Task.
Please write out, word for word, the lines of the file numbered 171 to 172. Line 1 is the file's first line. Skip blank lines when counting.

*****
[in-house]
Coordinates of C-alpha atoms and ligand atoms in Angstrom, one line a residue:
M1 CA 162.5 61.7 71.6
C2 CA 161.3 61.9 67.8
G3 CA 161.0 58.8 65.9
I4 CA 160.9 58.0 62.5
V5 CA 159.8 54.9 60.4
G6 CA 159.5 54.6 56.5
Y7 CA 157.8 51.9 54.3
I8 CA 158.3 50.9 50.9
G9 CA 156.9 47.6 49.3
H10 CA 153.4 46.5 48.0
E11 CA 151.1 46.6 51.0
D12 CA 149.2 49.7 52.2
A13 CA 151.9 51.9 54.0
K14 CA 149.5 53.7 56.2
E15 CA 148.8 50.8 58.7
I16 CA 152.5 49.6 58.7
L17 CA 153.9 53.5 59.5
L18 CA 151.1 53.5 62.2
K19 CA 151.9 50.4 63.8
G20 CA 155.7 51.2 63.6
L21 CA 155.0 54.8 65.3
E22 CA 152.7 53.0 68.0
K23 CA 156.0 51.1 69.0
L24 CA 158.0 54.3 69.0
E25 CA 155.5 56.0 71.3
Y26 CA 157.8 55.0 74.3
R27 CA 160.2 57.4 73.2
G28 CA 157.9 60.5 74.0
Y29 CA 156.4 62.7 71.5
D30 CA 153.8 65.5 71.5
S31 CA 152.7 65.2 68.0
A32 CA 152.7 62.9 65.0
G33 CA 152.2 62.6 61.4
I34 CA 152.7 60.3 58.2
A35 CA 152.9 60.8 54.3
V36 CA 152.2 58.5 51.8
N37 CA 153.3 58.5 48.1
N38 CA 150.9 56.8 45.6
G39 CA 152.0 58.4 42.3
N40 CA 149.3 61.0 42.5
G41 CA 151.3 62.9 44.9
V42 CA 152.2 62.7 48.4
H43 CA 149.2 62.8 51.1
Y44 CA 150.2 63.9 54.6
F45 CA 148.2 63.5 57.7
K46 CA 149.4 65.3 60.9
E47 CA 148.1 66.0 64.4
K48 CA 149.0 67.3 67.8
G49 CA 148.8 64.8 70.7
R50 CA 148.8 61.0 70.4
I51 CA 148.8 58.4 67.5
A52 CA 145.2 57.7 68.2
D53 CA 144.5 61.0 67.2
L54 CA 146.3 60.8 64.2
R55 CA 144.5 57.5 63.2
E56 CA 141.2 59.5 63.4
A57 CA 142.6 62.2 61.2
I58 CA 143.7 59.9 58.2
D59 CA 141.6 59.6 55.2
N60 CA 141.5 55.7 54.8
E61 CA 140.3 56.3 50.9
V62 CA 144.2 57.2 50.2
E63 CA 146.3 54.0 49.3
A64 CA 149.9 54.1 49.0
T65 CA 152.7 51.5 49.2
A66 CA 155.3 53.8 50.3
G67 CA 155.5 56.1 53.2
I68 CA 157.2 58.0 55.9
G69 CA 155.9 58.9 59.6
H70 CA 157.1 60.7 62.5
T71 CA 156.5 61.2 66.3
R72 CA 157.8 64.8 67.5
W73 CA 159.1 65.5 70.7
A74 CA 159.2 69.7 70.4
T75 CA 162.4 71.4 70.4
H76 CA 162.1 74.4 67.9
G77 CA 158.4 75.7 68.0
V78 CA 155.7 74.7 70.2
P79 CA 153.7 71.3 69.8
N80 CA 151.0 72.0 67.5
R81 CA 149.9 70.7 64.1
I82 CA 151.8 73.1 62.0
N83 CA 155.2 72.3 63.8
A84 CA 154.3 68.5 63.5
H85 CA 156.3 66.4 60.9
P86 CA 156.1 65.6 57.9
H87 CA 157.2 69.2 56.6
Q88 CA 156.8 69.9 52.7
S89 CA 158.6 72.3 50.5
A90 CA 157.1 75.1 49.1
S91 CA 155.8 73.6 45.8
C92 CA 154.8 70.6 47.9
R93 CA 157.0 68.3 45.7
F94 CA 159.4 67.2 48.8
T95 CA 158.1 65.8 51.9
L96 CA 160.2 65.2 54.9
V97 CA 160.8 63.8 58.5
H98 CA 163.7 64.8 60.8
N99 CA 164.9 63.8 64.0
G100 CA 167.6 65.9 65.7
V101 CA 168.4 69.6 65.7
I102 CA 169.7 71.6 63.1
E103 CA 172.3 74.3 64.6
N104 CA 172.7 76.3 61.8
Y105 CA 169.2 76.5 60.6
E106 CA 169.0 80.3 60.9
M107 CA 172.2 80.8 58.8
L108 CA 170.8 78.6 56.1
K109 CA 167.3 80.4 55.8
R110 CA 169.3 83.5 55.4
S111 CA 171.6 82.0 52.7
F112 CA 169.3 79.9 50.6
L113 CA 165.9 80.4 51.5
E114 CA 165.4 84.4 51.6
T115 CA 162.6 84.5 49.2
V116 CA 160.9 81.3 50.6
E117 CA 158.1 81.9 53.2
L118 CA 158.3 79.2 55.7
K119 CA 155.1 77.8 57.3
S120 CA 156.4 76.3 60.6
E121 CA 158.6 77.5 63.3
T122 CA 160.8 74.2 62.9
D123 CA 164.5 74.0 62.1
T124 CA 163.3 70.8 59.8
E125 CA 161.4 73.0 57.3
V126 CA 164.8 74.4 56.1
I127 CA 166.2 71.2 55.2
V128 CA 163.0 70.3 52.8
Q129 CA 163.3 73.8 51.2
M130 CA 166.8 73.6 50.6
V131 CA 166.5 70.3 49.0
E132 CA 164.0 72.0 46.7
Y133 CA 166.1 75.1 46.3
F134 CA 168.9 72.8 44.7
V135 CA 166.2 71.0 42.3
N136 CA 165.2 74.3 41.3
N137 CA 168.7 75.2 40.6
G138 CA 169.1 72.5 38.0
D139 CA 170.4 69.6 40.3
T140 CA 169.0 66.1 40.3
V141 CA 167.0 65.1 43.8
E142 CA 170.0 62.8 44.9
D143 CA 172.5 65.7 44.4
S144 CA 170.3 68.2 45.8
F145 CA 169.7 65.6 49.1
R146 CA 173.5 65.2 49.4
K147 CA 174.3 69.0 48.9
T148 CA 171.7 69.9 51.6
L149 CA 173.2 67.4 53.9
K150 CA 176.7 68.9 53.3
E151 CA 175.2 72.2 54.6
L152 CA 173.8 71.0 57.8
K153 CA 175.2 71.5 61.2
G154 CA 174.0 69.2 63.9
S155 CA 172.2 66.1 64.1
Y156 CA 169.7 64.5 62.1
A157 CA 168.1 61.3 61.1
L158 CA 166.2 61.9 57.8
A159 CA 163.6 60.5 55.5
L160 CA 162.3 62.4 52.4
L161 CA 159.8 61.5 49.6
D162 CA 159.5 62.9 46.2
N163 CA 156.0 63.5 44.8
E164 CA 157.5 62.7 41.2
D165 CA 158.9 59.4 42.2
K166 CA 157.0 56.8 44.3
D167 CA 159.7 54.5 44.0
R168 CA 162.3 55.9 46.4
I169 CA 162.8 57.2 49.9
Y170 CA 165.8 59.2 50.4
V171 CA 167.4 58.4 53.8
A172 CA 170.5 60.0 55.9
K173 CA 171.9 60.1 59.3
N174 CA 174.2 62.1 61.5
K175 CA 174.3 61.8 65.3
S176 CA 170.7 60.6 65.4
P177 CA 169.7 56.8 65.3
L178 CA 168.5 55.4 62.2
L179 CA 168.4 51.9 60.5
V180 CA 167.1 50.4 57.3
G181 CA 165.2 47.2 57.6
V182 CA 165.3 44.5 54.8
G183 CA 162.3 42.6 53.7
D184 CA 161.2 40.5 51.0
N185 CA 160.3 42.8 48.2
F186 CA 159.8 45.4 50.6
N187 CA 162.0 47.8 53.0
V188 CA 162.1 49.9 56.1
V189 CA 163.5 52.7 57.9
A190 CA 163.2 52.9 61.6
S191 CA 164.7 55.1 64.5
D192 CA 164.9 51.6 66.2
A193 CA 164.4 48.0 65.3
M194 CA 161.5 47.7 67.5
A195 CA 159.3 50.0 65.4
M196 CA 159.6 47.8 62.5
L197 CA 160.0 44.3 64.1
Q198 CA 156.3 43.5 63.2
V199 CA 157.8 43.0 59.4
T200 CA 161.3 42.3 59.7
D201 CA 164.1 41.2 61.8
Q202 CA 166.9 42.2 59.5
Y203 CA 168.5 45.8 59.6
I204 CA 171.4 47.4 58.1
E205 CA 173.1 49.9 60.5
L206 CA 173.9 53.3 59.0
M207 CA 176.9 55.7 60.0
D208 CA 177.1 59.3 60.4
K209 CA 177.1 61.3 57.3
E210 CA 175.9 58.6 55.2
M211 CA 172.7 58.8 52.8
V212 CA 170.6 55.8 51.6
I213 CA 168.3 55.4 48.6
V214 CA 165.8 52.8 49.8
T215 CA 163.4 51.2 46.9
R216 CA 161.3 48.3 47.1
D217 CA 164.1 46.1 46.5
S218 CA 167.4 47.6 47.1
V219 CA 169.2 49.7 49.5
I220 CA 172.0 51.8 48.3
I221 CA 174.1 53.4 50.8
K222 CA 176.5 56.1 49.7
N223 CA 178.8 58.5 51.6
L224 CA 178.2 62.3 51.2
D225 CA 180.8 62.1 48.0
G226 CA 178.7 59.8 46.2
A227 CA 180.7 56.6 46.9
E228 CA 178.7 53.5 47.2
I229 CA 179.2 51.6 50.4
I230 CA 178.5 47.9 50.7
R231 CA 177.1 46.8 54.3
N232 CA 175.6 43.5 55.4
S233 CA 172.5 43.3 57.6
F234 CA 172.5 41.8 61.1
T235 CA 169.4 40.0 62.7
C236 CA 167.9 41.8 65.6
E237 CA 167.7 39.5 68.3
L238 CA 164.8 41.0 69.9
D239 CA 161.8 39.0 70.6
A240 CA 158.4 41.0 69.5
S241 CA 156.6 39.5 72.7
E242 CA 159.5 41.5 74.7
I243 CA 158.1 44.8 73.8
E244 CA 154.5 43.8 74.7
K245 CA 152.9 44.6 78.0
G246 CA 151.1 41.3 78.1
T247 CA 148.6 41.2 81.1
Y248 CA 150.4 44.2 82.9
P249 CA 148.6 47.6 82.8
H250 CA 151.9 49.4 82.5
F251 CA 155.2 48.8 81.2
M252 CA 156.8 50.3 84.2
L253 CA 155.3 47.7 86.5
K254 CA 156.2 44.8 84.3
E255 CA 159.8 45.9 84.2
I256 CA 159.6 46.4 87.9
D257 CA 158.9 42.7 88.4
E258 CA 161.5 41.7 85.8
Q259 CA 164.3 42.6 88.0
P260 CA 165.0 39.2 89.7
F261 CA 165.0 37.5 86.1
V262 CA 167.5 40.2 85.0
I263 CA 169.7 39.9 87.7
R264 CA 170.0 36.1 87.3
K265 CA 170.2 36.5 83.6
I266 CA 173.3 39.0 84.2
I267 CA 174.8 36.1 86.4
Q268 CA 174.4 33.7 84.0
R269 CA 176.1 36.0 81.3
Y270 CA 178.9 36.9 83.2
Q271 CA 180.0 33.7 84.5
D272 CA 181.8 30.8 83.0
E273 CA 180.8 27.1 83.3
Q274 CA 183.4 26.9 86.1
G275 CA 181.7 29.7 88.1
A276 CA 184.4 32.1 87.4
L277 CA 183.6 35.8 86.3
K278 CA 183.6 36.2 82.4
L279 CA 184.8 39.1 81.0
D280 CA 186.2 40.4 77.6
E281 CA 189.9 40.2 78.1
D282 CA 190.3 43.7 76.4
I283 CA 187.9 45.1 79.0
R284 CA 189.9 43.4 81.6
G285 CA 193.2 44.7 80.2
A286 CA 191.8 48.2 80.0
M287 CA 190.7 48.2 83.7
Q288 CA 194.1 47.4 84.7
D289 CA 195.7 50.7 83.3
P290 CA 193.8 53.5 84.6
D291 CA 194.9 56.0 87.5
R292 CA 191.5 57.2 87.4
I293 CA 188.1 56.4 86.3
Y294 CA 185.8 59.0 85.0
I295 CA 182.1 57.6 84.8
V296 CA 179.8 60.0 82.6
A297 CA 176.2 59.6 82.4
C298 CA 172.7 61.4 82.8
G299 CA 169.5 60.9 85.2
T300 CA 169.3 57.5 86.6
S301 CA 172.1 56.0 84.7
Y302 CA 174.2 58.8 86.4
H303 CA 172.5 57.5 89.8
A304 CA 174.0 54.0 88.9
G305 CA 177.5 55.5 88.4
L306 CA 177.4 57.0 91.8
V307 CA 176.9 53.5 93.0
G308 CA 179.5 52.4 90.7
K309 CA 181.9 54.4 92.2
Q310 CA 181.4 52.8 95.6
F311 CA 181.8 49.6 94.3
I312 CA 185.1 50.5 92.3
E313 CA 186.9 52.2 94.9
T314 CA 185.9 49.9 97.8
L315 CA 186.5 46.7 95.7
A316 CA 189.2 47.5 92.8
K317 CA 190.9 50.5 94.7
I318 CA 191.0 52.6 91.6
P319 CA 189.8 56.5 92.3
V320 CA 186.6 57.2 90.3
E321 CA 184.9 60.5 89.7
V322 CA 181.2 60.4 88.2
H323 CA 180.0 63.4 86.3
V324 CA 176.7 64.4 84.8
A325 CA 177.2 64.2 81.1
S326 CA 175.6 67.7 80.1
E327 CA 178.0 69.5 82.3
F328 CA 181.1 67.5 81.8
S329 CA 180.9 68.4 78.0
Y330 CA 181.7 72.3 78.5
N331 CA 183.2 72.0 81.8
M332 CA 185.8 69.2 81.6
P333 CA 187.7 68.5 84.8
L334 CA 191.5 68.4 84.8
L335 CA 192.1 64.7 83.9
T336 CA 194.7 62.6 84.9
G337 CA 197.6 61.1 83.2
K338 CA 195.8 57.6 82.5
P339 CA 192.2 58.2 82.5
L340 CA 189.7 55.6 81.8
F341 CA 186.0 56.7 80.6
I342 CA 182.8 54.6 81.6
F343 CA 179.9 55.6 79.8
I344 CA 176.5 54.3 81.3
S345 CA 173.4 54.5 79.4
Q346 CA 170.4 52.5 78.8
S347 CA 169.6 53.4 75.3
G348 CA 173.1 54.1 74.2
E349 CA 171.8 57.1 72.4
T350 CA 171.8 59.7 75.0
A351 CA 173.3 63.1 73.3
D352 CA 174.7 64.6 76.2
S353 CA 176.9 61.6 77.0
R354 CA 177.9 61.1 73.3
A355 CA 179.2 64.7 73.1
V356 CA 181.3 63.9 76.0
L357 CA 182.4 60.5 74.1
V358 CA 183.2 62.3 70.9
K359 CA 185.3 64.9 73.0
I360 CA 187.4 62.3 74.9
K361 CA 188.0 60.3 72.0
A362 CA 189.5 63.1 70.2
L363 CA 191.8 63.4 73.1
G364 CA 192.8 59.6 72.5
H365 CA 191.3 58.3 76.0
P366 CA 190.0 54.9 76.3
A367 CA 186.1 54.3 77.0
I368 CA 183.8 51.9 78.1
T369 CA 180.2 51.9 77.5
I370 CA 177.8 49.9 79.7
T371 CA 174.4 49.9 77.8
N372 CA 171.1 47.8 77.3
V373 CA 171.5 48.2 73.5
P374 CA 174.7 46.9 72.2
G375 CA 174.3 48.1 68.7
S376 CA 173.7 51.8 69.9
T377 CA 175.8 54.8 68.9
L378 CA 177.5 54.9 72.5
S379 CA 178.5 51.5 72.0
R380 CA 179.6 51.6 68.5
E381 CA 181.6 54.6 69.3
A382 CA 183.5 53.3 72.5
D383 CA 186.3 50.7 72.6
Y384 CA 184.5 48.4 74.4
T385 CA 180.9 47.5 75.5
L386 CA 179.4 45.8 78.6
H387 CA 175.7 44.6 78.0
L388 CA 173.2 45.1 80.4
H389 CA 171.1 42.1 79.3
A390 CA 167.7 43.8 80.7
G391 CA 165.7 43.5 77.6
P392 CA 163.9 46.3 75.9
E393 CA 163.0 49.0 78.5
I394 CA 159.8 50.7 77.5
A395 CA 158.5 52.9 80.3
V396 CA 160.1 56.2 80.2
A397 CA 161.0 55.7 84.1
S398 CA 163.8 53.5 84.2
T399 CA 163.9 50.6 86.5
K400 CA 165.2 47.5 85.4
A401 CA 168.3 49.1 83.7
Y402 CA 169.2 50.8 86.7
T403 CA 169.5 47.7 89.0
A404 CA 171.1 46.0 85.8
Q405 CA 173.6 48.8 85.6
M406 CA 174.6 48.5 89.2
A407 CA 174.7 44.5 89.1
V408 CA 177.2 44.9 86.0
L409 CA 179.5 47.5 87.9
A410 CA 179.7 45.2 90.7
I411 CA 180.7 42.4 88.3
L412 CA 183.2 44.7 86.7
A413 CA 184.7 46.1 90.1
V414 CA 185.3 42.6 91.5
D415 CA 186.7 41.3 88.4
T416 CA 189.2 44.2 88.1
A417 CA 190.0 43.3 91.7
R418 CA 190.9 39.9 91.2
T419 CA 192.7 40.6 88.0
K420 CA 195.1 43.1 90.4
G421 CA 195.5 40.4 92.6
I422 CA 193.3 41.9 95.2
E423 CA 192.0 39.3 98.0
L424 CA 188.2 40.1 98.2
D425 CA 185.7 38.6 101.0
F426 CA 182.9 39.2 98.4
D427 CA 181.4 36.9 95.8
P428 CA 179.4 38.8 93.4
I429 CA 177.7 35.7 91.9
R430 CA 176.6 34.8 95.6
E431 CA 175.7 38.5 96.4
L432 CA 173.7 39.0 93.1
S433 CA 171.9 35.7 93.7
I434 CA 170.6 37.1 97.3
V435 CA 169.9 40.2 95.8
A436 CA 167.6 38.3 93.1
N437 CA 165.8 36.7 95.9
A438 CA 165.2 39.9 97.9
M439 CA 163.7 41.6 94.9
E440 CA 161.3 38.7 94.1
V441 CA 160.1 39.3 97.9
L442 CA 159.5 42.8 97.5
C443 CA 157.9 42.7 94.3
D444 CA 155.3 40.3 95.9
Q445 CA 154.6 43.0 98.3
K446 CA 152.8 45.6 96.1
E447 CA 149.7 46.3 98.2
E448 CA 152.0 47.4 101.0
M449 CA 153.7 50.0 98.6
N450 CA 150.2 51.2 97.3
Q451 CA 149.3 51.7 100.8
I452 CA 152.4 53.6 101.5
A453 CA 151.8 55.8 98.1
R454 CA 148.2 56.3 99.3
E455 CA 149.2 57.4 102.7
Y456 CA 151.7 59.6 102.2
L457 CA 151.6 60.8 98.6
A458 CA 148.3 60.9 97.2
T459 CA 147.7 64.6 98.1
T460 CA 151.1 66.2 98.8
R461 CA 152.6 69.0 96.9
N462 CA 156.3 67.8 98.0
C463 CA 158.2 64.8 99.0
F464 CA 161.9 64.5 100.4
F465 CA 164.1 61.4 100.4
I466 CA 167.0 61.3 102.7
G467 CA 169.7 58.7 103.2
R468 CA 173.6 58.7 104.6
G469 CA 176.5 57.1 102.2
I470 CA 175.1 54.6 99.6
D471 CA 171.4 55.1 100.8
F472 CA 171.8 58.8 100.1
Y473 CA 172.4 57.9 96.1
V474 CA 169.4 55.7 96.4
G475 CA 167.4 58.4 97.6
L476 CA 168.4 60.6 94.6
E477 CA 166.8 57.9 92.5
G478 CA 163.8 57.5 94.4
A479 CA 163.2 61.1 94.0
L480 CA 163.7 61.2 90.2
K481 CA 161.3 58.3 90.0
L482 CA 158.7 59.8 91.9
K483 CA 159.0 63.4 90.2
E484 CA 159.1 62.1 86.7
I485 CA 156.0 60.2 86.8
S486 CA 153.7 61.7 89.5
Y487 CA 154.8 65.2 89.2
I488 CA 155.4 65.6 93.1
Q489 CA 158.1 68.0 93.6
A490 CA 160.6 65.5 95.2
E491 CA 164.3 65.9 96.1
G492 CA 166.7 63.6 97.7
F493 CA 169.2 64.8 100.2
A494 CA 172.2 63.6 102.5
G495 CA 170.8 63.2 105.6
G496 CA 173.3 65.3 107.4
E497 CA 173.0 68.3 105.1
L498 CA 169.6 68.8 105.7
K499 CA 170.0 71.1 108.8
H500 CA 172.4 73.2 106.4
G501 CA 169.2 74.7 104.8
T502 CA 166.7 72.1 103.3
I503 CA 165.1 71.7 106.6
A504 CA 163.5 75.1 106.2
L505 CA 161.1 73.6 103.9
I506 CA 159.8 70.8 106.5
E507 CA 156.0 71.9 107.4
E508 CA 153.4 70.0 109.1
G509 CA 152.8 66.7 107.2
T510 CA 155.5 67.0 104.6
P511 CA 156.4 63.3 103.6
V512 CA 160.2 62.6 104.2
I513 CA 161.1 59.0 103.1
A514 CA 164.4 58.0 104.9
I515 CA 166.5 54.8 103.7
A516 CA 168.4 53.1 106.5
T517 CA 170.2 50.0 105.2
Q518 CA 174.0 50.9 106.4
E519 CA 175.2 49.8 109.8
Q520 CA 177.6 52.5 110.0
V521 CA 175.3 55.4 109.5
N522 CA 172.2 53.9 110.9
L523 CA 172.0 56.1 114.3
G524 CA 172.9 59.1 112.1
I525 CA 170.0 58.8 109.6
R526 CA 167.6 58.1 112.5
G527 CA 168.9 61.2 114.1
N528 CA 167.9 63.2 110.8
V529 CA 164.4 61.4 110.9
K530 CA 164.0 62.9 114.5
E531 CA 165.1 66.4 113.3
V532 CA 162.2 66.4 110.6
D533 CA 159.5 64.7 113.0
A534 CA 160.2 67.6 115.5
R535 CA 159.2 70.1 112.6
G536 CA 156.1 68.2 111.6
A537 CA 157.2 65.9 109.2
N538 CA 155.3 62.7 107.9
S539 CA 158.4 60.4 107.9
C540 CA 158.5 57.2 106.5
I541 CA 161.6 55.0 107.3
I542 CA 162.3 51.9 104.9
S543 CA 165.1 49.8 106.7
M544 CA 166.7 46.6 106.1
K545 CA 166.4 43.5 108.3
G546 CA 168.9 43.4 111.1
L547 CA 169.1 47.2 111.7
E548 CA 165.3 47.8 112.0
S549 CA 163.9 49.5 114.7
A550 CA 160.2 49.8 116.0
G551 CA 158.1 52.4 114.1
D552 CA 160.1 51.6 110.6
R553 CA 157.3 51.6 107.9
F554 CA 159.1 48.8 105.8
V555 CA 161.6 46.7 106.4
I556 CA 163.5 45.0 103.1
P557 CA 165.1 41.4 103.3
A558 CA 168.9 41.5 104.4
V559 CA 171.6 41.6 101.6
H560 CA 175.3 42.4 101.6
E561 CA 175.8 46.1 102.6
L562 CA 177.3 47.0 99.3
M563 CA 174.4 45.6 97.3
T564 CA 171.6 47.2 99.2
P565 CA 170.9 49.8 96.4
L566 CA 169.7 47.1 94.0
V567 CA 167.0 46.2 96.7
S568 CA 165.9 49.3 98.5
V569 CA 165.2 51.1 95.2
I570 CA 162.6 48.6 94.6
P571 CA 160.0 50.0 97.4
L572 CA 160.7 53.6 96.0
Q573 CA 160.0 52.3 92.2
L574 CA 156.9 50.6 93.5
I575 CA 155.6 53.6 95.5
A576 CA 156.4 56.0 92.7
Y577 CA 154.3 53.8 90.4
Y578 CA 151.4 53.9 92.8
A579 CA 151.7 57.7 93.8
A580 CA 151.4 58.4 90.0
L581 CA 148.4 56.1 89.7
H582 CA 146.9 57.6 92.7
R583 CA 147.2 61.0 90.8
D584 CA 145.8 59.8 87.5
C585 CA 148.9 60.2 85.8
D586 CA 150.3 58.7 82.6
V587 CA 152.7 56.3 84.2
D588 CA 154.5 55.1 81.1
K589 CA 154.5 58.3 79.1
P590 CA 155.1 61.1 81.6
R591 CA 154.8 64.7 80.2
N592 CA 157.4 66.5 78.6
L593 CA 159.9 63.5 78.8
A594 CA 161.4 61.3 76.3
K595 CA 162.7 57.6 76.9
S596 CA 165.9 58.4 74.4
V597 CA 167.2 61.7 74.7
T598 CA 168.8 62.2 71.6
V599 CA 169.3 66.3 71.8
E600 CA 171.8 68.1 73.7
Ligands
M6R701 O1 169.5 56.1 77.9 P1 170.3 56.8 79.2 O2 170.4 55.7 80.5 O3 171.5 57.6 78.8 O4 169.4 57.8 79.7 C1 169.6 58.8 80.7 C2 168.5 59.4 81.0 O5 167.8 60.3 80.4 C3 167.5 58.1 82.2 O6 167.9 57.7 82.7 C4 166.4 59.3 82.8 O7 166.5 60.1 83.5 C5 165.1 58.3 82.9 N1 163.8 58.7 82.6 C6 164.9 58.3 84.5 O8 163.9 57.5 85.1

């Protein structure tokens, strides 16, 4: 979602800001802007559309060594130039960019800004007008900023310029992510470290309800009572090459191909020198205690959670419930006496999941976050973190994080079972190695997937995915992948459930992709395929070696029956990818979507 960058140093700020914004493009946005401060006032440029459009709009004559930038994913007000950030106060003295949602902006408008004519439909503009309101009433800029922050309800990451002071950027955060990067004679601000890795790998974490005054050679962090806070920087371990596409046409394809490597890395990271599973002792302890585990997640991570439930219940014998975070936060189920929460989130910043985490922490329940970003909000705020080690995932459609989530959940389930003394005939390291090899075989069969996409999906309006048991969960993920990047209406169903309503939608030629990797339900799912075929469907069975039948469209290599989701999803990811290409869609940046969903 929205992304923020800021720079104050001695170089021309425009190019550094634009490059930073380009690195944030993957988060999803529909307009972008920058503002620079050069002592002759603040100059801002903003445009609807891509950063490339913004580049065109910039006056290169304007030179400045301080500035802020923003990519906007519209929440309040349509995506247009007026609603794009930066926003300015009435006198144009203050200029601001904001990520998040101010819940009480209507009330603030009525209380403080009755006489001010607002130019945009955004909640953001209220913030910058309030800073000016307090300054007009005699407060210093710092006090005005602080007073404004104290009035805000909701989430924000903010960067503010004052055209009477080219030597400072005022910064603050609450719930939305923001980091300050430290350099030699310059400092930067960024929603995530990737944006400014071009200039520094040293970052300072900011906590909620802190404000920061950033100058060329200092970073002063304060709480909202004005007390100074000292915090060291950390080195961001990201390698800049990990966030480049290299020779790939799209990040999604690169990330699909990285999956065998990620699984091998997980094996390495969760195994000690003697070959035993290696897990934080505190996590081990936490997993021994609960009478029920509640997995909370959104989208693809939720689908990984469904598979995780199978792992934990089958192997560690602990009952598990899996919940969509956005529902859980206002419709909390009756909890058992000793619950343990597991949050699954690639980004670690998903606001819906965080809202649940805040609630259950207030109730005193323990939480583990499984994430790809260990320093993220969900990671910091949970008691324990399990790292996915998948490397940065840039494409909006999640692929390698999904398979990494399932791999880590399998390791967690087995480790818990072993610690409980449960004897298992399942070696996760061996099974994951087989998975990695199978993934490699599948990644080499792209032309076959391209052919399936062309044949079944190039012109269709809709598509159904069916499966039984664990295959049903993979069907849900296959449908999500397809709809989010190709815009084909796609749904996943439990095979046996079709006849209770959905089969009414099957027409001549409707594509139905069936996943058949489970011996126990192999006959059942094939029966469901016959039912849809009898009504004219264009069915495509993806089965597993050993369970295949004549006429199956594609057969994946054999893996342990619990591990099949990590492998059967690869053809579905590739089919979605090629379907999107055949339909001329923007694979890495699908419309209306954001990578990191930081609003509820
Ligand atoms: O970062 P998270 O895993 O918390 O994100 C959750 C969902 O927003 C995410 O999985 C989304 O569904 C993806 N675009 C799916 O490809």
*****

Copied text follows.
I169 CA 162.8 57.2 49.9
Y170 CA 165.8 59.2 50.4